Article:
Perhaps the biggest practical obstacle is that part of Ukraine’s territory is likely to be contested, if not, as in the case of Crimea, under foreign occupation for the foreseeable future. Indeed, if the current aggression settles into the kind of back-and-forth fighting that has characterized the conflict in the Donbas for the past eight years, NATO would be inviting into its ranks a country actively at war. That would be unprecedented, but it need not be impossible. Kyiv and its new NATO allies could agree that Ukraine would continue to bear the brunt of fighting in the east, and that NATO countries would continue to supply it with the weapons and intelligence it needed to defend itself. They could also agree that NATO would not directly intervene in the conflict unless Russia again threatened Kyiv or the viability of the Ukrainian state. Similar arrangements could be made with respect to any occupied territory in Ukraine.
Strong advocacy and careful diplomacy will be necessary to bring this about. The U.S. will be key to both. So far, the Biden administration has done a terrific job of building a powerful, united coalition of Western states to weaken and isolate Russia, and assist Ukraine militarily and financially. Washington has led this effort from the start. It now needs to do the same to unite NATO members behind the idea of inviting Ukraine to join.
Fortunately, many of the top people in the administration, including the president himself, are likely to look favorably on the effort. Biden has a strong record of supporting both NATO’s enlargement and Ukraine’s development as a democracy free of corruption. The war and its brutality have affected the president to his core, and he will see the value of deterring Putin from ever again invading Ukraine. Secretary of State Antony Blinken and National Security Adviser Jake Sullivan share the president’s perspective and predilections on this score. Although Defense Secretary Lloyd Austin’s views on Ukraine’s potential NATO membership are less certain, he has shown a determination to support the commander in chief. Others within the administration, including Victoria Nuland, the No. 4 at the State Department, who as the U.S. ambassador to NATO in 2008 pushed forcefully to give Ukraine a MAP, could no doubt use their considerable skills to advance that cause.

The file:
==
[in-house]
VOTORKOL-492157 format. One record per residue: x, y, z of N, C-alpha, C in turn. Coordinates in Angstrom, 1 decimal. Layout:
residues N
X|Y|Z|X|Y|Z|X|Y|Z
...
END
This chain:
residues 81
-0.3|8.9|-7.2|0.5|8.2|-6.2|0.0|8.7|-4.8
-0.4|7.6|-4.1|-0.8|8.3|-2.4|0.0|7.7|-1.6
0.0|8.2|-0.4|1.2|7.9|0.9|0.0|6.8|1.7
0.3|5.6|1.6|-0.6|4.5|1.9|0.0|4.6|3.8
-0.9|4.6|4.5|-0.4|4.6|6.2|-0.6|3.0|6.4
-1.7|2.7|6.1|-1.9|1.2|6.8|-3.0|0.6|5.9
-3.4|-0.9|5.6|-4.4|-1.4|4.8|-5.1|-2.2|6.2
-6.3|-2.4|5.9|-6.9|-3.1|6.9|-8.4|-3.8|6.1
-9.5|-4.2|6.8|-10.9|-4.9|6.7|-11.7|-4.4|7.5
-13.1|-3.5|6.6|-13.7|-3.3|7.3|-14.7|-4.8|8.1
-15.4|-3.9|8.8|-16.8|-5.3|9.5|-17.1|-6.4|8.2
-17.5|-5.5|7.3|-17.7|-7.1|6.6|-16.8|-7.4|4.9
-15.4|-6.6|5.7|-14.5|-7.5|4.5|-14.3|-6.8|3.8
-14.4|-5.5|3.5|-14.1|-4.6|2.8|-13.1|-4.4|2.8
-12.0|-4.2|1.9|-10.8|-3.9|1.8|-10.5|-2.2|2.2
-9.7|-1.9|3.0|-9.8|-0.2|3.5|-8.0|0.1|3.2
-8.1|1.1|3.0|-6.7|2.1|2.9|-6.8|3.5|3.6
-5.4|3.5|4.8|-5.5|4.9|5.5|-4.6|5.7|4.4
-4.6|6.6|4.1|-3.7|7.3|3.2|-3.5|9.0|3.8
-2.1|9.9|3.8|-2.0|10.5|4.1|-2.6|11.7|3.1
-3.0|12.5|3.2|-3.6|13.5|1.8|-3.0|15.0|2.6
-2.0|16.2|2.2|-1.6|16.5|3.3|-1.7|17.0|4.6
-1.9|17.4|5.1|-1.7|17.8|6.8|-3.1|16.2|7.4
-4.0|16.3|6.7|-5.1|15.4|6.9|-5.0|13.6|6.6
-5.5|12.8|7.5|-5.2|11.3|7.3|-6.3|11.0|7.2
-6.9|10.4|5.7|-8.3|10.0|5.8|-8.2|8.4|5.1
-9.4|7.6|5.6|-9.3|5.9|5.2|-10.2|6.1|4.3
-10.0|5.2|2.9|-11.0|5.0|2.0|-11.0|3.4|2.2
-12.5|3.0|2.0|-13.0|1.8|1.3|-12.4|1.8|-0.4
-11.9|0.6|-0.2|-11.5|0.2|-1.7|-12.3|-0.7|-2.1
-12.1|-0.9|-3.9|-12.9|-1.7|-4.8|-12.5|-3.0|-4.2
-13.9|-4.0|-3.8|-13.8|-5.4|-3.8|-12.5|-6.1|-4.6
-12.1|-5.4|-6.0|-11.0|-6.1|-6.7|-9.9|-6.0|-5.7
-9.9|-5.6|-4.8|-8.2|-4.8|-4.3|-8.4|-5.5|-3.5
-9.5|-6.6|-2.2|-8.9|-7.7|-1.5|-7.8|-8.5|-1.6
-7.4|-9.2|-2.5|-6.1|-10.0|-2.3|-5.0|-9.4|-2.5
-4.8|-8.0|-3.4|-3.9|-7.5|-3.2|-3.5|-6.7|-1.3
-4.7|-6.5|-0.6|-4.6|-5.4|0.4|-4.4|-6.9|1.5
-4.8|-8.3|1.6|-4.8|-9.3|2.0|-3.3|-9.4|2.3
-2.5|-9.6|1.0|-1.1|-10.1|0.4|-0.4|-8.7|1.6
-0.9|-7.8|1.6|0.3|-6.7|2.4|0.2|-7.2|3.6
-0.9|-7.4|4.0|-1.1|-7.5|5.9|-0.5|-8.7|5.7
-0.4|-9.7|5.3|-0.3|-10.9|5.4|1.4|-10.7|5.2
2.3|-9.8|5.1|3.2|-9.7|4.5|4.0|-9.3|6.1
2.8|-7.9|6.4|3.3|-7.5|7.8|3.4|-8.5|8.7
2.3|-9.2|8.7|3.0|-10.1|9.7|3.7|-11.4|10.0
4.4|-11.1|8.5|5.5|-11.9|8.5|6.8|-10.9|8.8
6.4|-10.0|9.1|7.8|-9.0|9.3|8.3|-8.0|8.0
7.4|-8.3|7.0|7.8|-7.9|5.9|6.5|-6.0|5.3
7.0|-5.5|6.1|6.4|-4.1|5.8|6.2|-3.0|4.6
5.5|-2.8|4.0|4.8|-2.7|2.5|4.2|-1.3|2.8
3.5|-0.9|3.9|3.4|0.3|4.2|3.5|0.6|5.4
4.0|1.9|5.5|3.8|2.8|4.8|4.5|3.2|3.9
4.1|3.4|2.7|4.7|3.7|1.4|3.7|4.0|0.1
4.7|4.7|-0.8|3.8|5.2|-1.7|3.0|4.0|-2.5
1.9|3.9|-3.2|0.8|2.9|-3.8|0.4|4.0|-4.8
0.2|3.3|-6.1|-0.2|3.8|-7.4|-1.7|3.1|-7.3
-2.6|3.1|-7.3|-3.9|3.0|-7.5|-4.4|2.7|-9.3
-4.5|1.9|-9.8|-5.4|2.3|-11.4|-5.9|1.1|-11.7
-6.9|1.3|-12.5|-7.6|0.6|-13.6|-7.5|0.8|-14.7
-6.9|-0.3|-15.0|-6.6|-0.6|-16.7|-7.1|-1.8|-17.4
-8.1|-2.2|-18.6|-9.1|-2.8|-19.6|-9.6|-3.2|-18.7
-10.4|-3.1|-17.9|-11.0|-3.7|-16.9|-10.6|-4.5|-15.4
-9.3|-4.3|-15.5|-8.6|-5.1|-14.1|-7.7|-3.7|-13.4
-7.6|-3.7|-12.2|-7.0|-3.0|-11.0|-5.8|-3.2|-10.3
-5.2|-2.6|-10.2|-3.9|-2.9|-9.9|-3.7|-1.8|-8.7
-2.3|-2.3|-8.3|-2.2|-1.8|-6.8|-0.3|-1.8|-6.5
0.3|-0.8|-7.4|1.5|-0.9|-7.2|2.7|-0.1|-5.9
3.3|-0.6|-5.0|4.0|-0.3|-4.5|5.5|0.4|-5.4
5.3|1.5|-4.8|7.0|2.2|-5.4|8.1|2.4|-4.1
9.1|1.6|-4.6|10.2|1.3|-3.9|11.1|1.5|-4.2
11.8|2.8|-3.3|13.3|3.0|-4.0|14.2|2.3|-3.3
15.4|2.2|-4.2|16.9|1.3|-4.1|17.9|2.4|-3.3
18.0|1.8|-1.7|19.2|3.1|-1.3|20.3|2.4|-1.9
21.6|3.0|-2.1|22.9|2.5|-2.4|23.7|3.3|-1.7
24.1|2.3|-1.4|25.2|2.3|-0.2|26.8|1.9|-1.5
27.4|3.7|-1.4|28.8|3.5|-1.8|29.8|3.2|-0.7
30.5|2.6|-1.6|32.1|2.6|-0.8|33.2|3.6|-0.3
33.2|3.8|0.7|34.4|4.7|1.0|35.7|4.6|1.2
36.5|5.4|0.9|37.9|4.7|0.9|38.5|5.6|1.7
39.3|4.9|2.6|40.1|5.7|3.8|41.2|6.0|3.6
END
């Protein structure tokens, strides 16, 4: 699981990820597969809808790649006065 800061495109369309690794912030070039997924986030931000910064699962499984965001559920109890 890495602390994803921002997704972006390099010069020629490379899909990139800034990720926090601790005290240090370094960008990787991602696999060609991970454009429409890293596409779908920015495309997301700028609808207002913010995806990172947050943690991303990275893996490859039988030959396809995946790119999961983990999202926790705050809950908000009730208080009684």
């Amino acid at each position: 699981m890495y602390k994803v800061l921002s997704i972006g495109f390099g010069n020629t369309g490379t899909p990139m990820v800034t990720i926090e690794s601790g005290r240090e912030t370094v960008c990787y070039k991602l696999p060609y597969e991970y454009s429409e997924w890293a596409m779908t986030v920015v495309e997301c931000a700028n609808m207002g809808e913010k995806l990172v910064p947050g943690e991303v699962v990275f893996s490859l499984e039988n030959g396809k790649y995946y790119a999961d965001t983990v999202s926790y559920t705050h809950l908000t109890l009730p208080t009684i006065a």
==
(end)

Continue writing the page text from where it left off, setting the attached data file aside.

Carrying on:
A strong U.S. commitment to support Ukrainian membership in NATO is vital to persuade other members to follow suit. Because the key to success will be Germany and France, early, high-level engagement with Berlin and Paris will be important. Their opposition in 2008 doomed progress on Ukrainian membership, and without their consent a new effort will go nowhere. Both countries, however, are strong advocates for bringing Ukraine into the EU. NATO membership would represent a small additional step and would bring the U.S. in as a guarantor as well.
Putin invaded Ukraine ostensibly because NATO was moving too close to Russia’s borders and threatened its security. That argument never held any water. But even if it did, the invasion of Ukraine has brought NATO still closer to Russia’s borders. The alliance is set to permanently station large numbers of troops on its eastern frontier. Finland, which shares an 830-mile border with Russia, will join NATO, as will Sweden. And Ukraine, which prior to the invasion faced the longest odds of ever joining NATO, might well enter the alliance after all.
Few modern leaders have miscalculated as badly as the Russian president has. Ukraine’s acceptance into NATO would represent the final defeat of his failed strategy.